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Misallocation of Capital in a Model of Endogenous Financial Intermediation and Insurance

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  • Radim Bohacek
  • Hugo Rodréguez-Mendizébal

Abstract

In this paper we analyze productivity and welfare losses from capital misallocation in a general equilibrium model of occupational choice and endogenous financial intermediation. We study the effects of borrowing and lending, insurance, and risk sharing on the optimal allocation of resources. We find that financial markets together with general equilibrium effects have large impact on entrepreneurs entry and firm-size decisions. Efficiency gains are increasing in the quality of financial markets, particularly in their ability to alleviate a financing constraint by providing insurance against idiosyncratic risk.

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Bibliographic Info

Paper provided by Barcelona Graduate School of Economics in its series Working Papers with number 543.

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Date of creation: Feb 2011
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Handle: RePEc:bge:wpaper:543

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Keywords: Financial markets and the macroeconomy; Occupational choice; Personal income and wealth and their distributions;

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  1. Yan Bai & Jing Zhang & Cristina Arellano, 2009. "Firm Dynamics and Financial Development," 2009 Meeting Papers 152, Society for Economic Dynamics.
  2. Francisco J. Buera & Joseph P. Kaboski & Yongseok Shin, 2011. "Finance and Development: A Tale of Two Sectors," American Economic Review, American Economic Association, vol. 101(5), pages 1964-2002, August.
  3. Nicholas Bloom & John Van Reenen, 2010. "Why Do Management Practices Differ across Firms and Countries?," Journal of Economic Perspectives, American Economic Association, vol. 24(1), pages 203-24, Winter.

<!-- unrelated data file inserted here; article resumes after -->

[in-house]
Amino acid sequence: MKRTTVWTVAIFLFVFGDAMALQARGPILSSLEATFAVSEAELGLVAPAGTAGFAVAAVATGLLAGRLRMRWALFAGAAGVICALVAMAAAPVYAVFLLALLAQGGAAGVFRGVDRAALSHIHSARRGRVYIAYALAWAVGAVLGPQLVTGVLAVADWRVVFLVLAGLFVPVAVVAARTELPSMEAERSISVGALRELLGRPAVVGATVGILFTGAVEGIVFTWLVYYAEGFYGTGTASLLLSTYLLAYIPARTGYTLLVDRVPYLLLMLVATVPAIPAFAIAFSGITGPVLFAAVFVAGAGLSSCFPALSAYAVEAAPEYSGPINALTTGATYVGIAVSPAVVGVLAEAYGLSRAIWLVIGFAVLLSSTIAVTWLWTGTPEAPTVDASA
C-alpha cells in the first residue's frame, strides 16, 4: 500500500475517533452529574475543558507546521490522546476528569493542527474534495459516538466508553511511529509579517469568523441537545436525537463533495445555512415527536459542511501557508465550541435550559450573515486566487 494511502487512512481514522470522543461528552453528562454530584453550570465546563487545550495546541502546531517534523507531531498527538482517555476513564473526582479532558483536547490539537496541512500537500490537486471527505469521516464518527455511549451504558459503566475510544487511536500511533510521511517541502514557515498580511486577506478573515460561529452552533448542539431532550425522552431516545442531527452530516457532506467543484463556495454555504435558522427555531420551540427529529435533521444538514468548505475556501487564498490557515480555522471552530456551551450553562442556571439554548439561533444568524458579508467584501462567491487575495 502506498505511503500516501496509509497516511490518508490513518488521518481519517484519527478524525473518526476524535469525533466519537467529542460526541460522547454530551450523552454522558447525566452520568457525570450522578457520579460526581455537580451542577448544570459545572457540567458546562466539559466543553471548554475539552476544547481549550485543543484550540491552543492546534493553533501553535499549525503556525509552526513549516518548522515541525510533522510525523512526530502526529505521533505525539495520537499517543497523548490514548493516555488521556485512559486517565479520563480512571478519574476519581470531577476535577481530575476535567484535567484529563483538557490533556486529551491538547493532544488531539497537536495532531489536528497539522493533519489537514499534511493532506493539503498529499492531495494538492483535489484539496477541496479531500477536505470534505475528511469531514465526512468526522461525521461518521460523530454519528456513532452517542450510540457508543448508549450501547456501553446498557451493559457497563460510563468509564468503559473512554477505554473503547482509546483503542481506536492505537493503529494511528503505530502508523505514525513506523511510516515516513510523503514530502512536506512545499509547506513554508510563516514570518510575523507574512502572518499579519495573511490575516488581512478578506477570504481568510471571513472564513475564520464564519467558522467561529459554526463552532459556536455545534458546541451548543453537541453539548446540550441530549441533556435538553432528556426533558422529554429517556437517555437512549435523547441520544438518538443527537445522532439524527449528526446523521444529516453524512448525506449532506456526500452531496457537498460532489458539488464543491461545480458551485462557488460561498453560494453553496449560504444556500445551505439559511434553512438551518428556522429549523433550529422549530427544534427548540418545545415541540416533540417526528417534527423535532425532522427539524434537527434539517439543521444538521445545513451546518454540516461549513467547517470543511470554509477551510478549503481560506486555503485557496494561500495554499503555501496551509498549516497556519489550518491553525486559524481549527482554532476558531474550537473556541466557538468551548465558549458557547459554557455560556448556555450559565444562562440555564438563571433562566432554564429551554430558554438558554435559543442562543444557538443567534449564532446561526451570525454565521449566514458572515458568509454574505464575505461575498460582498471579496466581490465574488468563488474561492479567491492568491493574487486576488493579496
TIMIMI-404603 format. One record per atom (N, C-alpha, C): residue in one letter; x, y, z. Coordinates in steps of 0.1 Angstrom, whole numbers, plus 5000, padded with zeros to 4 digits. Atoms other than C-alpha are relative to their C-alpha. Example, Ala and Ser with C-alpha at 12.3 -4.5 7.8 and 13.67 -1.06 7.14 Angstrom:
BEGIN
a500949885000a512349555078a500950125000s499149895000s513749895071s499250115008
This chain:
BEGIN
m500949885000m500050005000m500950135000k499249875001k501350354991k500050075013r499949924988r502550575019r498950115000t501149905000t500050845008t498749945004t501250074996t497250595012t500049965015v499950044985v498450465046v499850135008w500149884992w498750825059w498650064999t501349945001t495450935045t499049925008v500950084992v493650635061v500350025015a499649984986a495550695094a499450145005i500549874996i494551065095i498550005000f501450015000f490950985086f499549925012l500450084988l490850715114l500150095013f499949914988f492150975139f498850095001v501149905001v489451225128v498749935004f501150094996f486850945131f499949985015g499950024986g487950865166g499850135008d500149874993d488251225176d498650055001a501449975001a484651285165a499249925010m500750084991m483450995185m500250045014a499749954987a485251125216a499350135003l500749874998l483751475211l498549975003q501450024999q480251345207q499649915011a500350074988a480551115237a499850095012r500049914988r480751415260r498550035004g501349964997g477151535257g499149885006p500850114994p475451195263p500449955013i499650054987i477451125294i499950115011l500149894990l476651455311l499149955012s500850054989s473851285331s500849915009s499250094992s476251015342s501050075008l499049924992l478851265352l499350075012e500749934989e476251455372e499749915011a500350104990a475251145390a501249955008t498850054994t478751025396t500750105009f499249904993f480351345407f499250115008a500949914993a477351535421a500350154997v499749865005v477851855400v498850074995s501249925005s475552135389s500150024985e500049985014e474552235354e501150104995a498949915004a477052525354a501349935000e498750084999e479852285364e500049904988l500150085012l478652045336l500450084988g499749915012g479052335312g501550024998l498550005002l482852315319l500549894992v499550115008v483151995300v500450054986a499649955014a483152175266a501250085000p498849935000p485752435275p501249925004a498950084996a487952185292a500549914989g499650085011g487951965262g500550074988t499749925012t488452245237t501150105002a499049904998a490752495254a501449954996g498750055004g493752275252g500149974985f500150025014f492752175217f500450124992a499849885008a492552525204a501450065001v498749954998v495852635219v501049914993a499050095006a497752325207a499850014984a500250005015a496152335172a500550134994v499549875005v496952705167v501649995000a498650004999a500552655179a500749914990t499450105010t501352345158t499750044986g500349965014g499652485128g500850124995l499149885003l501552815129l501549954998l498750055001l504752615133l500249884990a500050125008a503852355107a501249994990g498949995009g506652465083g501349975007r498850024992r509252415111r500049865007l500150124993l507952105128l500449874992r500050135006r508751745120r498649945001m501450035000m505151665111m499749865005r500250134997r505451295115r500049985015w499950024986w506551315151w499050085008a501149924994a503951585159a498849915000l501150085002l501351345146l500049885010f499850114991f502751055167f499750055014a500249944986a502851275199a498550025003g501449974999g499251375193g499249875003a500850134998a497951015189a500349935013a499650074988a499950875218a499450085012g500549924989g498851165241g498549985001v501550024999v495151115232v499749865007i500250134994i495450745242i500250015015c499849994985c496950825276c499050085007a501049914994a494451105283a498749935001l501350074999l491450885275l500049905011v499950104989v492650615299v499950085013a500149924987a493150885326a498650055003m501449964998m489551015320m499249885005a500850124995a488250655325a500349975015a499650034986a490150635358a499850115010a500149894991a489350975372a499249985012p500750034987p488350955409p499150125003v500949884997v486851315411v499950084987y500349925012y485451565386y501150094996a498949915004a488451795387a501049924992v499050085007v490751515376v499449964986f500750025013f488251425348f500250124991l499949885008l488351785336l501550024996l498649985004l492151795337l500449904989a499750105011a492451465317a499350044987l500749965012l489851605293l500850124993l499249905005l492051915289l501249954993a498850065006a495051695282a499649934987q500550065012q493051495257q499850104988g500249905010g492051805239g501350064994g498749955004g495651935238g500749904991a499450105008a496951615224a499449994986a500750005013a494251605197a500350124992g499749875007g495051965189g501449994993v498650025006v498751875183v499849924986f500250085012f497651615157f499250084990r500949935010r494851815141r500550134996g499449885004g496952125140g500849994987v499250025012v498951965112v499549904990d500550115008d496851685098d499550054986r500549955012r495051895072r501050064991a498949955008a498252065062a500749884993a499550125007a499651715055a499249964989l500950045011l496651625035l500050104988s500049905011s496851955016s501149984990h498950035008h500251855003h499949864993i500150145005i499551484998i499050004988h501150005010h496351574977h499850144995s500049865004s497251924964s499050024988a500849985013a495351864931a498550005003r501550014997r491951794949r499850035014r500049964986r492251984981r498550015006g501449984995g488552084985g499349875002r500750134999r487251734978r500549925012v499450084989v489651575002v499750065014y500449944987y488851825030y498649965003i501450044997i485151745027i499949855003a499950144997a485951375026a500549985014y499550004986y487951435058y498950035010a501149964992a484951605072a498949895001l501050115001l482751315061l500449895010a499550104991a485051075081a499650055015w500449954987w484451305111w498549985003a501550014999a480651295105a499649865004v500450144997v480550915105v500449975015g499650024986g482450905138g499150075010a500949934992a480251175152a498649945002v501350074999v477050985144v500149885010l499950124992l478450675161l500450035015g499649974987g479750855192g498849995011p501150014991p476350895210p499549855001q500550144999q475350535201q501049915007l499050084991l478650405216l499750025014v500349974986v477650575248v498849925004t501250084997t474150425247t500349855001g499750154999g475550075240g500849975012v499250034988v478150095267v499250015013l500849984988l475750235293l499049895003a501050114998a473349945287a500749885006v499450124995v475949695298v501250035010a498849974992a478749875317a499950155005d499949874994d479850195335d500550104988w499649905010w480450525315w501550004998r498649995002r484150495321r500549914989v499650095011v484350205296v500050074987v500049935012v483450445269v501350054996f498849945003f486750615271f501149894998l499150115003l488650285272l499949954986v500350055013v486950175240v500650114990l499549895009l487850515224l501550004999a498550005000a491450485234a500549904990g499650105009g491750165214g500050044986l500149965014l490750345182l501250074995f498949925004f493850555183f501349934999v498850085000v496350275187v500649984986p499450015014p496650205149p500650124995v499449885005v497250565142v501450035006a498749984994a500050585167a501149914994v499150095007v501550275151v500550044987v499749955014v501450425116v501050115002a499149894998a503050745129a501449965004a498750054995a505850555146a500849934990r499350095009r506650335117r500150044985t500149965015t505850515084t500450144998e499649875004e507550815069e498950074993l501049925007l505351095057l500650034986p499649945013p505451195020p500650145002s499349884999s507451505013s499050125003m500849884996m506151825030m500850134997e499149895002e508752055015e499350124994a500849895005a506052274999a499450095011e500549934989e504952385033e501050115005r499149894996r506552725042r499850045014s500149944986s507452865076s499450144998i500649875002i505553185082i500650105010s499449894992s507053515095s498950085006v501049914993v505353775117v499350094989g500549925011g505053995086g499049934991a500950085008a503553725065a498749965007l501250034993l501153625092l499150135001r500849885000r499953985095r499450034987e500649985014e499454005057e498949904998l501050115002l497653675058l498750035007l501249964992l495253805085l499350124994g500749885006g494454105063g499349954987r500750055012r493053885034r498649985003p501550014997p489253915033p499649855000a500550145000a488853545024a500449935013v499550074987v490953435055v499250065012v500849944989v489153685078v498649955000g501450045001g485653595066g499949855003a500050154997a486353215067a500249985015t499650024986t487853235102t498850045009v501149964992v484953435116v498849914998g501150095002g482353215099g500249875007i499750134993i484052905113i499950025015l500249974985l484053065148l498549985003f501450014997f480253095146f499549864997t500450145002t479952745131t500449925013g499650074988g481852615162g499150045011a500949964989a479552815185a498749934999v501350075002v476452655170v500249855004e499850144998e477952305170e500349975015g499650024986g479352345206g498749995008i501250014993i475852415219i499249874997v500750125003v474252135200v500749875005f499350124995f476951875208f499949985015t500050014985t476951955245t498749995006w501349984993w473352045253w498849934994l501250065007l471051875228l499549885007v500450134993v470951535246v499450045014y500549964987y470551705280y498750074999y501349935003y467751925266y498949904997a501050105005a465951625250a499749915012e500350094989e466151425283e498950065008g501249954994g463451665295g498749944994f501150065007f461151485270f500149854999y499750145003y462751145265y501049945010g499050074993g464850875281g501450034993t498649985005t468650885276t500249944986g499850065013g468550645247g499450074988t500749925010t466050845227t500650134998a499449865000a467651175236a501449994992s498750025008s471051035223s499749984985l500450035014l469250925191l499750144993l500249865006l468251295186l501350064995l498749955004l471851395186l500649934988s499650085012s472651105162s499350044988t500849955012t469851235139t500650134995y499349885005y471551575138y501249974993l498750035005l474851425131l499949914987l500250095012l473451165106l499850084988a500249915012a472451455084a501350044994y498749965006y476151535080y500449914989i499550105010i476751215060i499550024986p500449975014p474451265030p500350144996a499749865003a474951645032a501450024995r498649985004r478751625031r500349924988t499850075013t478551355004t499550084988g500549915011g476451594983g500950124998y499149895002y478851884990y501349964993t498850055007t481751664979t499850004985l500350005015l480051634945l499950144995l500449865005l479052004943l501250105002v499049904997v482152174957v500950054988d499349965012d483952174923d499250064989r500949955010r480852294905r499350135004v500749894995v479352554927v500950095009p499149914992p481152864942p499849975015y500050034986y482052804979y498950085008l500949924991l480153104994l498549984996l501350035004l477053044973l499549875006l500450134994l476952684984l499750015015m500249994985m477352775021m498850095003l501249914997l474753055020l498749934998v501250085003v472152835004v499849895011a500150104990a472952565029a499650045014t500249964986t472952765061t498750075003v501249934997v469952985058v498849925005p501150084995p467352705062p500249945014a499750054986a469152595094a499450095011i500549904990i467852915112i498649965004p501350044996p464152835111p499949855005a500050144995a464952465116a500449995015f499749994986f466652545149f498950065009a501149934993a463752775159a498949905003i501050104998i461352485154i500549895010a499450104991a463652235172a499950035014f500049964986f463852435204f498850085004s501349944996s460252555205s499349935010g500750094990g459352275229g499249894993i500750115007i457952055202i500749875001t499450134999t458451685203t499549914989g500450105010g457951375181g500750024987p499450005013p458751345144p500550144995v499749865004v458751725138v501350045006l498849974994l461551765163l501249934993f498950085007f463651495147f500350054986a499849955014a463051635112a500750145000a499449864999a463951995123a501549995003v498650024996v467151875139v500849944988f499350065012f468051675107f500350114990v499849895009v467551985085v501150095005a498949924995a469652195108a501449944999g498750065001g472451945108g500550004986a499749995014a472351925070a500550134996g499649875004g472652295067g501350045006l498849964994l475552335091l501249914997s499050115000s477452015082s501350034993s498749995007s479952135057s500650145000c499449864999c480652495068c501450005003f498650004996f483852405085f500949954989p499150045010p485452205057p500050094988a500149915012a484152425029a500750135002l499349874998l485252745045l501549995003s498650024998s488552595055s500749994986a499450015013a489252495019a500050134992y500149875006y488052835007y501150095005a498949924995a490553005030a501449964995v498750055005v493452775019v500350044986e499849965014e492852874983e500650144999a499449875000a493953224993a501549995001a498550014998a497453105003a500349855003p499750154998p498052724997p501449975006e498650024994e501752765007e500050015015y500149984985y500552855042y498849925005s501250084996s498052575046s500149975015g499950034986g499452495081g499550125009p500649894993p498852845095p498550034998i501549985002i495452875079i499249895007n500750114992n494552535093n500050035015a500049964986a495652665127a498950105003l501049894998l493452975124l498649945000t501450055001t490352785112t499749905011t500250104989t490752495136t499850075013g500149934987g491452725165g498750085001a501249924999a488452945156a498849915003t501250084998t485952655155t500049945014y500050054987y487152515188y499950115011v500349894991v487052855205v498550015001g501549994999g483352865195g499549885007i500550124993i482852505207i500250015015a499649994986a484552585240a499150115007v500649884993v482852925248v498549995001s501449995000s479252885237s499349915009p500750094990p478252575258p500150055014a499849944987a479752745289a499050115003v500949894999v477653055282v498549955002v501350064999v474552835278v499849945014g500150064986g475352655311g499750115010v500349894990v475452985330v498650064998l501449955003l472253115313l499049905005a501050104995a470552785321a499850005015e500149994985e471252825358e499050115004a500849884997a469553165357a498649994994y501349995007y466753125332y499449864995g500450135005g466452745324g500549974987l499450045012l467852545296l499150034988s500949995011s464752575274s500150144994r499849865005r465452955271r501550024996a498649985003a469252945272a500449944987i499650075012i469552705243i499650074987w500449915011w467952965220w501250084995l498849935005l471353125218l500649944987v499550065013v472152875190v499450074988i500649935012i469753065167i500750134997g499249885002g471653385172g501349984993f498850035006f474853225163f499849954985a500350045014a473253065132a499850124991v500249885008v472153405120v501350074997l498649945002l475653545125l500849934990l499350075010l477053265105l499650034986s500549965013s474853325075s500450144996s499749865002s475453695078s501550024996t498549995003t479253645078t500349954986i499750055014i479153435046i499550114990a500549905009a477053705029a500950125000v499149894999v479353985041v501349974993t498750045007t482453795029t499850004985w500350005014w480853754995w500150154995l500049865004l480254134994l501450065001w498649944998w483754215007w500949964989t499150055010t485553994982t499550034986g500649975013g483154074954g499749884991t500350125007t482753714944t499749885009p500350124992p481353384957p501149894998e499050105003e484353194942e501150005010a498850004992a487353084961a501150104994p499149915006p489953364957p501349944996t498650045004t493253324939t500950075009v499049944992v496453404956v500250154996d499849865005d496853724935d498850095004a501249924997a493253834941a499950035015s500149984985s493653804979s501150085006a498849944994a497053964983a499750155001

4. Richard Rogerson & Diego Restuccia, 2004. "Policy Distortions and Aggregate Productivity with Heterogeneous Plants," 2004 Meeting Papers 69, Society for Economic Dynamics.
  5. Jonathan Heathcote & Kjetil Storesletten & Giovanni L. Violante, 2009. "Consumption and labor supply with partial insurance: an analytical framework," Staff Report 432, Federal Reserve Bank of Minneapolis.
  6. Veracierto, Marcelo, 2001. "Employment Flows, Capital Mobility, and Policy Analysis," International Economic Review, Department of Economics, University of Pennsylvania and Osaka University Institute of Social and Economic Research Association, vol. 42(3), pages 571-95, August.
  7. Gine, Xavier & Townsend, Robert M., 2004. "Evaluation of financial liberalization: a general equilibrium model with constrained occupation choice," Journal of Development Economics, Elsevier, vol. 74(2), pages 269-307, August.
  8. Andrés Erosa & Ana Hidalgo Cabrillana, 2008. "On Finance As A Theory Of Tfp, Cross-Industry Productivity Differences, And Economic Rents," International Economic Review, Department of Economics, University of Pennsylvania and Osaka University Institute of Social and Economic Research Association, vol. 49(2), pages 437-473, 05.
  9. Barton H. Hamilton, 2000. "Does Entrepreneurship Pay? An Empirical Analysis of the Returns to Self-Employment," Journal of Political Economy, University of Chicago Press, vol. 108(3), pages 604-631, June.
  10. Marco Cagetti & Mariacristina De Nardi, 2006. "Taxation, entrepreneurship, and wealth," Working Paper Series WP-06-07, Federal Reserve Bank of Chicago.
  11. Gomes, Joao & Greenwood, Jeremy & Rebelo, Sergio, 2001. "Equilibrium unemployment," Journal of Monetary Economics, Elsevier, vol. 48(1), pages 109-152, August.
  12. Bohacek, Radim, 2006. "Financial constraints and entrepreneurial investment," Journal of Monetary Economics, Elsevier, vol. 53(8), pages 2195-2212, November.
  13. Anna L. Paulson & Robert M. Townsend & Alexander Karaivanov, 2006. "Distinguishing Limited Liability from Moral Hazard in a Model of Entrepreneurship," Journal of Political Economy, University of Chicago Press, vol. 114(1), pages 100-144, February.
  14. William M. Gentry & R. Glenn Hubbard, 2000. "Entrepreneurship and Household Saving," NBER Working Papers 7894, National Bureau of Economic Research, Inc.
  15. Mariacristina De Nardi & Phil Doctor & Spencer D. Krane, 2007. "Evidence on entrepreneurs in the United States: data from the 1989–2004 survey of consumer finances," Economic Perspectives, Federal Reserve Bank of Chicago, issue Q IV, pages 18-36.
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